Value Added Value

The position that having an orchestra around is good for a community’s bottom line is almost obligatory in an orchestral organization’s grant writing and fundraising environments. My blog neighbor, Andrew Taylor, has published some really fascinating material on the topic which examines whether or not all of those numbers hold up to scrutiny. A recent contribution to the growing stack of economic impact studies is in today’s issue of the Atlanta Journal-Constitution, which talks about the economic boon their new $300 million symphony center will provide the city of Atlanta…


What really gets me every time these discussions arise is how much time and effort orchestras have to spend on promoting the economic benefits their organization will provide the community (which is followed up almost immediately by the educational benefits). Although those are all points worth discussing, what ever happened to promoting classical music simply because it’s good, entertaining, and worth consuming?

Regardless of how removed classical music has become from the mainstream cultural consciousness it left a strong residual imprint on the collective spirit of that awareness. The recent humanitarian disaster in the wake of hurricane Katrina is a good example of that. During the week following the initial devastation, the television airwaves were filled with messages from disaster relief efforts and news reports.

Here in Baltimore, all of the major local news networks ran 15 second spots, each of which featured classical music in the background. These spots ran during every break and at one point my wife, a professional classical musician, turned to me and with a very matter-of-fact tone said,

“You know, it’s funny how no one pays attention to classical music until something really bad happens then they use it to drive home the severity of the situation. Benefit concerts are attended in large numbers and the news stations pour it into all of their commercials.”

My wife is sharp like that and she’s also absolutely correct. The reason why classical music works is because of its intrinsic value as an art form. That doesn’t mean it’s always highbrow and serious, that’s simply one of the avenues it works well. Since I distain adjective laden descriptions of classical music, I won’t subject you to the “P” word (powerful); instead, I’ll summarize by reiterating that classical music is good, entertaining, and worth consuming.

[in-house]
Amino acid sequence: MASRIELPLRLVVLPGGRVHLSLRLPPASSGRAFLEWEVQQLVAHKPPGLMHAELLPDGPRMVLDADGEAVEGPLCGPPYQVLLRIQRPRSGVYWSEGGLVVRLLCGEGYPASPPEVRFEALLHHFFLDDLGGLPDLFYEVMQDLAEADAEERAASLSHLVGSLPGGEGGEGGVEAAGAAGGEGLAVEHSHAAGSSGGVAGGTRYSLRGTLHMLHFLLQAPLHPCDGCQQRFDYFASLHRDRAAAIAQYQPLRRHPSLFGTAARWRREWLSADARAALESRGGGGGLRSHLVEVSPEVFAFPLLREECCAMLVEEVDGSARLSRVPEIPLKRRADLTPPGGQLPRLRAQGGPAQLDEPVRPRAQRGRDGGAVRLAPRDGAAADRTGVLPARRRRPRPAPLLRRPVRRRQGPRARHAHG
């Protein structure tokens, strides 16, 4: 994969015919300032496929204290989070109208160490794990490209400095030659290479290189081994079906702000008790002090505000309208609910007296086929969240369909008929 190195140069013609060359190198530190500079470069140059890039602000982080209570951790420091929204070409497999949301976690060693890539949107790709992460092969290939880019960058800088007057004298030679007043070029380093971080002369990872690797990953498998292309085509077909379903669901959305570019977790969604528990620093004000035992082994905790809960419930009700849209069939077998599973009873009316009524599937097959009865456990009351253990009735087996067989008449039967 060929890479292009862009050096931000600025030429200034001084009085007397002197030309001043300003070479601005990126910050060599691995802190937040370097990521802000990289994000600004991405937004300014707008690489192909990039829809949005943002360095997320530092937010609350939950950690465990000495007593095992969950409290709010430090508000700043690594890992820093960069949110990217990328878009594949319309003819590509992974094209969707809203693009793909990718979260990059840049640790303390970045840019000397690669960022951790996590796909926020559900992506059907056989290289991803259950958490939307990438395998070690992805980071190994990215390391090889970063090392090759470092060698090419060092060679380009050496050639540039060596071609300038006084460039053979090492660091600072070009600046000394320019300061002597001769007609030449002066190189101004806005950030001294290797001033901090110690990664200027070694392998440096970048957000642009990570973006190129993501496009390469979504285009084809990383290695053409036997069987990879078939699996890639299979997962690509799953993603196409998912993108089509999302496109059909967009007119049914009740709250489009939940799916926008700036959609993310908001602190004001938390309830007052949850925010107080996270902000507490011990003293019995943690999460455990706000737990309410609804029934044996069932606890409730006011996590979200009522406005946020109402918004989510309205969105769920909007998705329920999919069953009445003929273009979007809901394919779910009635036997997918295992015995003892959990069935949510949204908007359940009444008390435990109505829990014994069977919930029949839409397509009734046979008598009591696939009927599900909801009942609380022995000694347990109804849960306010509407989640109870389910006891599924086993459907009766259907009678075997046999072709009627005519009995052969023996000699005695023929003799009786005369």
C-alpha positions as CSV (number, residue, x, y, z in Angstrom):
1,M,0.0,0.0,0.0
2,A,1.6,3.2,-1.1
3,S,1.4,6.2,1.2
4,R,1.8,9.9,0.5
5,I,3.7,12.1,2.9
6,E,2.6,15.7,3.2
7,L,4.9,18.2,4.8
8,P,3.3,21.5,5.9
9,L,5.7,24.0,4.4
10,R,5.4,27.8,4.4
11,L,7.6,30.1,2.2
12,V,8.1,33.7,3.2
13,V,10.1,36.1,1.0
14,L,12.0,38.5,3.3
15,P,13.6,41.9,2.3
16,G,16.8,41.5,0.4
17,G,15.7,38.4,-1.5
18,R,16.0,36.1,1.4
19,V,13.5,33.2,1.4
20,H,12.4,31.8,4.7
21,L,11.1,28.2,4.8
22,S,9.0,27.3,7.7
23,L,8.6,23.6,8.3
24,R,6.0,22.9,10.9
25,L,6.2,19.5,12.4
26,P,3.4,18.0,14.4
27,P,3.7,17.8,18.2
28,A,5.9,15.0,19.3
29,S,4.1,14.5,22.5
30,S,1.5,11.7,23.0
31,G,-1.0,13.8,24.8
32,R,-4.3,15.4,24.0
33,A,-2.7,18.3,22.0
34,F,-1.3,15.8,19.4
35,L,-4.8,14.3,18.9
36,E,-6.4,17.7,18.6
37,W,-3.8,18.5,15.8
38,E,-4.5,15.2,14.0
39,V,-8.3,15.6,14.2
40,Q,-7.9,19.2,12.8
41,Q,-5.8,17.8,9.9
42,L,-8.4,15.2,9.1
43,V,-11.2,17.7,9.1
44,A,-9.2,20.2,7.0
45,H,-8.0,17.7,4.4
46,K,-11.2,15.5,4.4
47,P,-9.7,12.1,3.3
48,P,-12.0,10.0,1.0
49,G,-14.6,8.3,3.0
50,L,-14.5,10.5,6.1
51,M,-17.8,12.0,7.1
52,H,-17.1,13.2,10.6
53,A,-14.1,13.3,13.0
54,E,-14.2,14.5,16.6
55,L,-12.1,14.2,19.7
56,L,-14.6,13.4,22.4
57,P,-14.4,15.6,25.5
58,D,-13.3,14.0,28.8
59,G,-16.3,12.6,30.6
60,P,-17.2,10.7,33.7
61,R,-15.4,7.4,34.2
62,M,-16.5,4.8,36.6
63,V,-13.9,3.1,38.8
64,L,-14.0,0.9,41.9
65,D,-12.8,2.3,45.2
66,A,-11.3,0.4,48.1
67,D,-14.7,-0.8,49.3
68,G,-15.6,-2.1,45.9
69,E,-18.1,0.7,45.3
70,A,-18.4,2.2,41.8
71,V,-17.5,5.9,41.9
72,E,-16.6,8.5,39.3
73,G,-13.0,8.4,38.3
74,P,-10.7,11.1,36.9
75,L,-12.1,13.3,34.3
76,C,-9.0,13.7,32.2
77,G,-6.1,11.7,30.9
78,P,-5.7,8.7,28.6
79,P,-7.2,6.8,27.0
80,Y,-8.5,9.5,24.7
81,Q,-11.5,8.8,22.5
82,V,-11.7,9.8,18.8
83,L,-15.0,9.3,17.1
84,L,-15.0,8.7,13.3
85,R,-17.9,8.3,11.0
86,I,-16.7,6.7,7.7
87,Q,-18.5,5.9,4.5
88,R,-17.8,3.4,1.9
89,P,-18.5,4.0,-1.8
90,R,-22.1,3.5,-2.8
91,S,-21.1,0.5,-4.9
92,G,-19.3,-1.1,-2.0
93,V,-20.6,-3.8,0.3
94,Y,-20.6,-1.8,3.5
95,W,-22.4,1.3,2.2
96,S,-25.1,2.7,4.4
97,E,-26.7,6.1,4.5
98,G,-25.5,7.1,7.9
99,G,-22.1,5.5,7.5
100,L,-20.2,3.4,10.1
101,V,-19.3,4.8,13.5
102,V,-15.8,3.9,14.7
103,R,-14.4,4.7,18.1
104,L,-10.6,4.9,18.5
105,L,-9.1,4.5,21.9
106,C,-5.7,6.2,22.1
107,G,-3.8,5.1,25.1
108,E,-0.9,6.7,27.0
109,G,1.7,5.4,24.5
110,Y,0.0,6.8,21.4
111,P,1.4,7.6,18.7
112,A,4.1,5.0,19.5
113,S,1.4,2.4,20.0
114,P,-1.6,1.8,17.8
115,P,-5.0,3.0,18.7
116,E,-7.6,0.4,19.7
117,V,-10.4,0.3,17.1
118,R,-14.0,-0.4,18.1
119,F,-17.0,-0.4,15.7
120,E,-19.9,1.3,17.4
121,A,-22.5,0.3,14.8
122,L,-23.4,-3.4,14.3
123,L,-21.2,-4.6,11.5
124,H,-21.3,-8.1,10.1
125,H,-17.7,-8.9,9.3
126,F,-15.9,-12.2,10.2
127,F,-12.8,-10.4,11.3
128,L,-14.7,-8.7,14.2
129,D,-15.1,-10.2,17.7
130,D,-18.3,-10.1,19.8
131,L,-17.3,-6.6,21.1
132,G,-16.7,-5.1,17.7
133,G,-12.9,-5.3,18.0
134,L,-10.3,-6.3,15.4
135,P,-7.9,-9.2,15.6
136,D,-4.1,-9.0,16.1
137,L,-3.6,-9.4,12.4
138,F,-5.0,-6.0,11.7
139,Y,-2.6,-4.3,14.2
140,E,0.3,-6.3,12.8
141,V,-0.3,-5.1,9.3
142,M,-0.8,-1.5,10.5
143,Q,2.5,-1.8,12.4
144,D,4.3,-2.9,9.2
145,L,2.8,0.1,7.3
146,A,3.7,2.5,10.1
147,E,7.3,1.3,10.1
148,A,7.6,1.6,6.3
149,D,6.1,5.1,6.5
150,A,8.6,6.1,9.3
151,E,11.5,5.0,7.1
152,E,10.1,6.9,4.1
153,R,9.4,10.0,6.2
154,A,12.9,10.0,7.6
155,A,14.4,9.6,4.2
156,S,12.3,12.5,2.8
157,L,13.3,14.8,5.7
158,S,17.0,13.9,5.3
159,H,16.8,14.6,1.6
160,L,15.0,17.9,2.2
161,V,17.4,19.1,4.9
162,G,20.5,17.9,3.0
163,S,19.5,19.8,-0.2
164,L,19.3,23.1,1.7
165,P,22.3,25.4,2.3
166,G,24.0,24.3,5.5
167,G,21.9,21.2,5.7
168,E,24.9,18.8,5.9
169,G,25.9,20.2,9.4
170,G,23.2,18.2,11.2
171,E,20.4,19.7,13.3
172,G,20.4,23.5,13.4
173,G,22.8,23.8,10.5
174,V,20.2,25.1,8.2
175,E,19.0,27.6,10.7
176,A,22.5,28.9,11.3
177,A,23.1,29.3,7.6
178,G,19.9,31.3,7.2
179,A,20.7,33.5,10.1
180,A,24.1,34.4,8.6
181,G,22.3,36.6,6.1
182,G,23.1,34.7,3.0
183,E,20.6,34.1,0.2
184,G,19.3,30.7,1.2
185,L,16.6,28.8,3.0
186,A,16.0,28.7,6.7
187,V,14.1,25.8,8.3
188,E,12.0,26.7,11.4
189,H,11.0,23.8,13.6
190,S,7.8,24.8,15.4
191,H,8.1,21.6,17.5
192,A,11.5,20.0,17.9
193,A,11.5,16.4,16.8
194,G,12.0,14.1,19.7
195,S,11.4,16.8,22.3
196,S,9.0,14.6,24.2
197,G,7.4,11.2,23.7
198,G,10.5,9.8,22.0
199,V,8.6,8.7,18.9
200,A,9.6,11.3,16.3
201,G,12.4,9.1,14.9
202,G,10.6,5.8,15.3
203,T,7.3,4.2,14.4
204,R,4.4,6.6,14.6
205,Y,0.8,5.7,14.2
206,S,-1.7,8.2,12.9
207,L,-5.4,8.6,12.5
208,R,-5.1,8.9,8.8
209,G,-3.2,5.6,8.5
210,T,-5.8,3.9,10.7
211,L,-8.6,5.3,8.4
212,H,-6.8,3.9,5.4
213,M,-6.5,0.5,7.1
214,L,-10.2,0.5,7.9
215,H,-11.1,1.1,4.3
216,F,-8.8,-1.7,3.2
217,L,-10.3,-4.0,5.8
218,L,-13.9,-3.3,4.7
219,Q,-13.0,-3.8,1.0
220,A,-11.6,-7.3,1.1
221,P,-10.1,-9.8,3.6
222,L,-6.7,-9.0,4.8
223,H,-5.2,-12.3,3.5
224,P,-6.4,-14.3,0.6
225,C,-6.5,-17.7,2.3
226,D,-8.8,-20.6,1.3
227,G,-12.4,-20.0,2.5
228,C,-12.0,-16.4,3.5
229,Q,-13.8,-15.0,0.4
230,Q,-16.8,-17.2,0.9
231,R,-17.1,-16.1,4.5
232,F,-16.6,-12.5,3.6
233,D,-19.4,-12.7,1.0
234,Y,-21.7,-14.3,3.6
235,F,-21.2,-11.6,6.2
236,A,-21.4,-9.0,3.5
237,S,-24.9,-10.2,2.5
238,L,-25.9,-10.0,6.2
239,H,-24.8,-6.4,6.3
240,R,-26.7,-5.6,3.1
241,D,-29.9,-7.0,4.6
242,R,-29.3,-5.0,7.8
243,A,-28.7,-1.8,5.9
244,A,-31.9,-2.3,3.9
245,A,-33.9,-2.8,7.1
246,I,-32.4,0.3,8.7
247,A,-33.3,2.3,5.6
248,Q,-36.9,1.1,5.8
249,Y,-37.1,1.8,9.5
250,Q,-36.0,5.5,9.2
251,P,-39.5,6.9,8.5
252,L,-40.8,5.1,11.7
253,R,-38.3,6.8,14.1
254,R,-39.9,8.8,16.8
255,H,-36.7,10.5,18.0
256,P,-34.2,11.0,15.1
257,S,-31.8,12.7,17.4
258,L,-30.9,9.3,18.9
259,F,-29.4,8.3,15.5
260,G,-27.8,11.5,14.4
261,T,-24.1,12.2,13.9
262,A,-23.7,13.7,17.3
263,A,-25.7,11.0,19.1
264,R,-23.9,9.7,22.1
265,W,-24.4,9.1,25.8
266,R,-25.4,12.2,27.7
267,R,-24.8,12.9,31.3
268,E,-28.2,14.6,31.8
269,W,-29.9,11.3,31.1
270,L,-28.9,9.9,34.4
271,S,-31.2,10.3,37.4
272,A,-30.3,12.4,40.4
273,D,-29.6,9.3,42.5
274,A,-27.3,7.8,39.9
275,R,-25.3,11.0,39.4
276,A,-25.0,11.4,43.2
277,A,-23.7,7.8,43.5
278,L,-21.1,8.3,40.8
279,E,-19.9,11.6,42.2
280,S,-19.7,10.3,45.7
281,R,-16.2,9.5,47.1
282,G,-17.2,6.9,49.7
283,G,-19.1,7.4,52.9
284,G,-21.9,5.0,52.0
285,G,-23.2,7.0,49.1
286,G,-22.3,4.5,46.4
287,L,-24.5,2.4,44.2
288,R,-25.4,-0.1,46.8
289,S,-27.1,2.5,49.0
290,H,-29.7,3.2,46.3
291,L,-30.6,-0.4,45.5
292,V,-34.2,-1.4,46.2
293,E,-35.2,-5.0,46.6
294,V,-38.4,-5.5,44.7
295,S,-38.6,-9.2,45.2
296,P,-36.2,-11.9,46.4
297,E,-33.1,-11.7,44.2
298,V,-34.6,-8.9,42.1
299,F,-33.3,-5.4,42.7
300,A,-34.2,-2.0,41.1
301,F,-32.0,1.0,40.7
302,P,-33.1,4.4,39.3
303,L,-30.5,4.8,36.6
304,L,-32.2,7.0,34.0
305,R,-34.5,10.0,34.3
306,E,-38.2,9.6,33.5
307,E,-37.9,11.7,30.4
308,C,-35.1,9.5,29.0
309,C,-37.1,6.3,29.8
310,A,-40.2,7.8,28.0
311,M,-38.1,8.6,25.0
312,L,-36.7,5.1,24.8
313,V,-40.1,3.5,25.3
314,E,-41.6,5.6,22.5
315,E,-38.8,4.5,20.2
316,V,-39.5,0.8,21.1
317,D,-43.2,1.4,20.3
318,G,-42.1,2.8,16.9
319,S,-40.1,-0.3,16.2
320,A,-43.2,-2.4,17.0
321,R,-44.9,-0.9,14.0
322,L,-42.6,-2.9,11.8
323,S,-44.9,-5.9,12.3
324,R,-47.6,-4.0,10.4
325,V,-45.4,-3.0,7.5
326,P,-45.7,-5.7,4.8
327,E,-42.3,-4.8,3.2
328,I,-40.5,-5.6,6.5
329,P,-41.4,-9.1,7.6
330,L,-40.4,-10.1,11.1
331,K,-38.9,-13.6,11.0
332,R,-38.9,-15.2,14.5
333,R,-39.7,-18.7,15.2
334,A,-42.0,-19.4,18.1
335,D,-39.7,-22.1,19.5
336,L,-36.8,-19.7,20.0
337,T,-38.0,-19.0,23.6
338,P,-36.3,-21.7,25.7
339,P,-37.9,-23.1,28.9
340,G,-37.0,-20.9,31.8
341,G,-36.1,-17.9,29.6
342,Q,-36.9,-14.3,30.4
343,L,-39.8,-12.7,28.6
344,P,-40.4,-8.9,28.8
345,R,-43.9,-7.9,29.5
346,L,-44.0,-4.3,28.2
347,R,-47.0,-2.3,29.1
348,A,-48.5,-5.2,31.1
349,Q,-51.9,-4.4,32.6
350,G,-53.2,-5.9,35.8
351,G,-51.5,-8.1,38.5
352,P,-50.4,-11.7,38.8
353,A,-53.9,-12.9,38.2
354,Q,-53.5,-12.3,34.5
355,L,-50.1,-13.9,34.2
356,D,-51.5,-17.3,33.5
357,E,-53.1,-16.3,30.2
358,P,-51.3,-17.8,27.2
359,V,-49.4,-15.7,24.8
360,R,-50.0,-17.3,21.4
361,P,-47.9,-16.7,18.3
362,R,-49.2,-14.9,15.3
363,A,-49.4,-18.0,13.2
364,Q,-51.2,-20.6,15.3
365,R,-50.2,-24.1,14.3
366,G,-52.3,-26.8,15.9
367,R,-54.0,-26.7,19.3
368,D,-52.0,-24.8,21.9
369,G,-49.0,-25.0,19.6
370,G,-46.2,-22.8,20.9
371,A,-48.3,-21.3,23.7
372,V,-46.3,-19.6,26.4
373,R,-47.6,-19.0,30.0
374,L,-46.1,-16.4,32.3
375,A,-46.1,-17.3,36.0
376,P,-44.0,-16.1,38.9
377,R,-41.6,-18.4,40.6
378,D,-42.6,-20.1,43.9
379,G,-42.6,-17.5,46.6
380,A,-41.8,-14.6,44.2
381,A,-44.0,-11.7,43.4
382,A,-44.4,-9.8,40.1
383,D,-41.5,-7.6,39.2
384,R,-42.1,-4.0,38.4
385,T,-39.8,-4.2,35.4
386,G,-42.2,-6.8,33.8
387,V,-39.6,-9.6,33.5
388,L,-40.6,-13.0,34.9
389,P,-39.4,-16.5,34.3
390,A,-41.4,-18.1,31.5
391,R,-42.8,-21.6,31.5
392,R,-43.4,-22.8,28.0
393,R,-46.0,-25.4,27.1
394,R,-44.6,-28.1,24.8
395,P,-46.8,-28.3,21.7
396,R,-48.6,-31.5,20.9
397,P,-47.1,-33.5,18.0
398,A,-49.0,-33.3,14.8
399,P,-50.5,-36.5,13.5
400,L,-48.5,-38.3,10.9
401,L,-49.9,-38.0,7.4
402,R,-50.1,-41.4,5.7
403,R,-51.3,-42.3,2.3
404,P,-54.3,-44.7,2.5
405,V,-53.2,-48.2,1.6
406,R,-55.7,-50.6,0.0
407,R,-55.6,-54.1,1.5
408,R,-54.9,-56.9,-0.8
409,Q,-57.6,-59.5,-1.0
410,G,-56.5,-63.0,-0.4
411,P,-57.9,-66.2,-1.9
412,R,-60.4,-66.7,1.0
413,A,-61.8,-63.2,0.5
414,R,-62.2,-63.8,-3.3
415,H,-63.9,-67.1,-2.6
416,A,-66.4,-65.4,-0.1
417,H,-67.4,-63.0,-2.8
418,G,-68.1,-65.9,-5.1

Granted it’s more than just wishful thinking that society in general could learn to value classical music on those merits alone and use that as the basis for contributing financial support (not to mention we could do away with an entire layer of administrative overhead and consultants), but it’s a point which should be continually driven home by every orchestra throughout the country. Every time we hear about how classical music will bring in dollars to the local business community the above argument should be riding along right on its coattails. Slowly, perhaps in another generation or two, the cultural consciousness will begin to perceive that classical music isn’t just a “vitamin” they need but nourishment they want.

About Drew McManus

"I hear that every time you show up to work with an orchestra, people get fired." Those were the first words out of an executive's mouth after her board chair introduced us. That executive is now a dear colleague and friend but the day that consulting contract began with her orchestra, she was convinced I was a hatchet-man brought in by the board to clean house.

I understand where the trepidation comes from as a great deal of my consulting and technology provider work for arts organizations involves due diligence, separating fact from fiction, interpreting spin, as well as performance review and oversight. So yes, sometimes that work results in one or two individuals "aggressively embracing career change" but far more often than not, it reinforces and clarifies exactly what works and why.

In short, it doesn't matter if you know where all the bodies are buried if you can't keep your own clients out of the ground, and I'm fortunate enough to say that for more than 15 years, I've done exactly that for groups of all budget size from Qatar to Kathmandu.

For fun, I write a daily blog about the orchestra business, provide a platform for arts insiders to speak their mind, keep track of what people in this business get paid, help write a satirical cartoon about orchestra life, hack the arts, and love a good coffee drink.

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2 thoughts on “Value Added Value

  1. Right on, Drew. Daniel Barenboim makes some of these same points in the interview I did with him, and it’s good to hear someone (you) from the business side say the same things.

  2. I couldn’t agree with you more!

    As a new orchestra manager (26 years old), I am only aware of the arguments we’ve been using for the last 3-5 years to advocate for our industry. I’ve always been afraid that not only can this “economic impact” focus be questioned, but one can say many of the same things for just about every other cause in a given community. Why DON’T we express the need for orchestras because they’re worth having? Apparently entertainment is a four letter word – regardless of whether we’re playing “Jingle Bell Pops” or Shostakovich. My personal feeling is communities succeed when they have a broad variety of activity from which to choose – classical music, sporting events, rock, blues, hip-hop, visual art, movies, food and drink, antiques, shopping, snake charming, etc. etc. etc. Isn’t it all about living our lives in ways that make us happy?

    Anyway, those are just my concerns about what I see as an incomplete picture. Thanks so much for your post and your blog.

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